People who catch flu and Covid at the same time this winter are twice as likely to die than those who only have coronavirus, according to the UK Health Security Agency chief executive, Dr Jenny Harries.

The former deputy chief medical officer for England warned that the UK faces an “uncertain” winter – with both flu and Covid-19 circulating for the first time – and urged people to take up both the coronavirus and flu jabs if eligible.

Asked how worried the public should be about flu this winter, she told Sky’s Trevor Phillips On Sunday: “We should be worried about flu each winter. I think people still don’t realise it can be a fatal disease.

“But I think the important thing about this winter is, we are likely to see flu, for the first time in any real numbers, co-circulating with Covid. So the risks of catching both together still remain. And if you do that, then early evidence suggests that you are twice as likely to die from having two together than just having Covid alone.

“So I think it’s an uncertain winter ahead – that’s not a prediction, it’s an uncertain feature – but we do know that flu cases have been lower in the previous year so immunity and the strain types are a little more uncertain,” she said.

Harries also warned that the UK could have a multi-strain flu this year, with lowered immunity, as last year’s Covid restrictions meant that levels of the virus were extremely low.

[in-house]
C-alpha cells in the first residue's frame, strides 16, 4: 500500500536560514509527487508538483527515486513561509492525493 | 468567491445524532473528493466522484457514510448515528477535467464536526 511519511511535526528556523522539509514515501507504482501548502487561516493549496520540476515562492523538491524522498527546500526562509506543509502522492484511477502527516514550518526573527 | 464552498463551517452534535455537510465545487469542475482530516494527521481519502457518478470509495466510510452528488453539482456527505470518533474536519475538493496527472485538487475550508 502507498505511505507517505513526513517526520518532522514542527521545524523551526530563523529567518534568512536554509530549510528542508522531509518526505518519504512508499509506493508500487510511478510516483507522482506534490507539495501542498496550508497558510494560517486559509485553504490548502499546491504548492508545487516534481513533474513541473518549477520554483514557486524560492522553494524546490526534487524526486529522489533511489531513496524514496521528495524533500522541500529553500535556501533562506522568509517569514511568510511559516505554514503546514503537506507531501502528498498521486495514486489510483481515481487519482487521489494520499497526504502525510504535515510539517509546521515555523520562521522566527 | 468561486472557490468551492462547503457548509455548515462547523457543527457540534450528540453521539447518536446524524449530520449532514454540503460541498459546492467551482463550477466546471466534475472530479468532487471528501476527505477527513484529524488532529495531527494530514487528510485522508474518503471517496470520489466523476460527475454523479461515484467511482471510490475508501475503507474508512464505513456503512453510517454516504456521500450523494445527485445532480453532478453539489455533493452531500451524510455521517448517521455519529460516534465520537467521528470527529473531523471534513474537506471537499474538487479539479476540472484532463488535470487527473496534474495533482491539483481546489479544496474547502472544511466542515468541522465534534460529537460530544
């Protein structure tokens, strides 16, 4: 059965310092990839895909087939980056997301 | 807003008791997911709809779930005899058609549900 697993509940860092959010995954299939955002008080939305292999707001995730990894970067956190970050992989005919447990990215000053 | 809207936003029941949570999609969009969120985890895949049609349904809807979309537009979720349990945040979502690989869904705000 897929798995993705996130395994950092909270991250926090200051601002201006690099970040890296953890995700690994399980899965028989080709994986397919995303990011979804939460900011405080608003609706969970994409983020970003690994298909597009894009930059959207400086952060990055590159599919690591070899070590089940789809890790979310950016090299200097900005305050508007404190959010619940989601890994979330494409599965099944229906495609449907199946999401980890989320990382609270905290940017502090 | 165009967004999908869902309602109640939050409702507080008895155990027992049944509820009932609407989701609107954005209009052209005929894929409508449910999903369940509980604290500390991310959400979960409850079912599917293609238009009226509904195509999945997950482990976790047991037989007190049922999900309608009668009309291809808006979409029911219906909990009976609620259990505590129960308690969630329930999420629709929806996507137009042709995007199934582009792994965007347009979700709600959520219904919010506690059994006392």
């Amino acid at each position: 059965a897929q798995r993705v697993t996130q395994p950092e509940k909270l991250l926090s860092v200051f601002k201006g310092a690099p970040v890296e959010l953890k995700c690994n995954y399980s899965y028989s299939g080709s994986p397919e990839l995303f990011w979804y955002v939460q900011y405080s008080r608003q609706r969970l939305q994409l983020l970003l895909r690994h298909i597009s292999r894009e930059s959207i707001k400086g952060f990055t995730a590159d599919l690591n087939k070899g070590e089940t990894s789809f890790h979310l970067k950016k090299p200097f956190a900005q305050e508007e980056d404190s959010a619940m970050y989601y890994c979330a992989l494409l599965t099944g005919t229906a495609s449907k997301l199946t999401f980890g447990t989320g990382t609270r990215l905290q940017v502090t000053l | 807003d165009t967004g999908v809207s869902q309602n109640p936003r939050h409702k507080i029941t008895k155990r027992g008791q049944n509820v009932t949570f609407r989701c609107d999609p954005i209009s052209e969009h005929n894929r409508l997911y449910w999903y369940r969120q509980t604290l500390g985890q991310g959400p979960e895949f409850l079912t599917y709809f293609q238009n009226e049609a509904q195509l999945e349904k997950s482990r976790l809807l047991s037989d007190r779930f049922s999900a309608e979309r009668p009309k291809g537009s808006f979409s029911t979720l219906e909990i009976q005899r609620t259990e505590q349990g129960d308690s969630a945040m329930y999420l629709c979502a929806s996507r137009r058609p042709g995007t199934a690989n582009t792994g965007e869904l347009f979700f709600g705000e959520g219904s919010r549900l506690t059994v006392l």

She said that on average, about 11,000 people will die from flu each year. “The difference here is because we have, if you like, skipped a year almost with flu, it’s possible we might see multi-strain flu – we usually get one strain predominating,” she added.

Harries said there are four strains of virus in this year’s flu vaccine, after taking advice from the World Health Organization (WHO), the Joint Committee on Vaccination and Immunisation (JCVI) and looking to countries in the southern hemisphere, where winter and therefore flu season arrives earlier.

“So we’ve got a pretty good array in our toolbox to try and hit whichever one becomes dominant but it could be more than one this year, and people’s immunity will be lower. So I think the real trick here is to get vaccinated in both Covid and flu, but obviously to continue to do those good hygiene behaviours that we’ve been practising all through Covid”, Harries added.

Harries also said that making children wear masks in school would not be at the top of her list of Covid-safe measures.

“I think the important thing is we should make sure children aren’t in school if they are actually infectious. We’ve got a very good testing programme and we know that at the start of the term we expected to see a surge in cases”, she told the BBC’s The Andrew Marr Show.

Harries also said the dominance of the Delta variant globally has caused other coronavirus variants to “become extinct”, but warned we still need to “stay alert”.

The NHS aims to immunise a record 35 million people this winter, the most ambitious programme of flu jabs in its history. Free flu shots are available for about 30 million frontline health and social care workers, people aged 50 and over, children up to school year 11, those who are pregnant and those at clinical risk.



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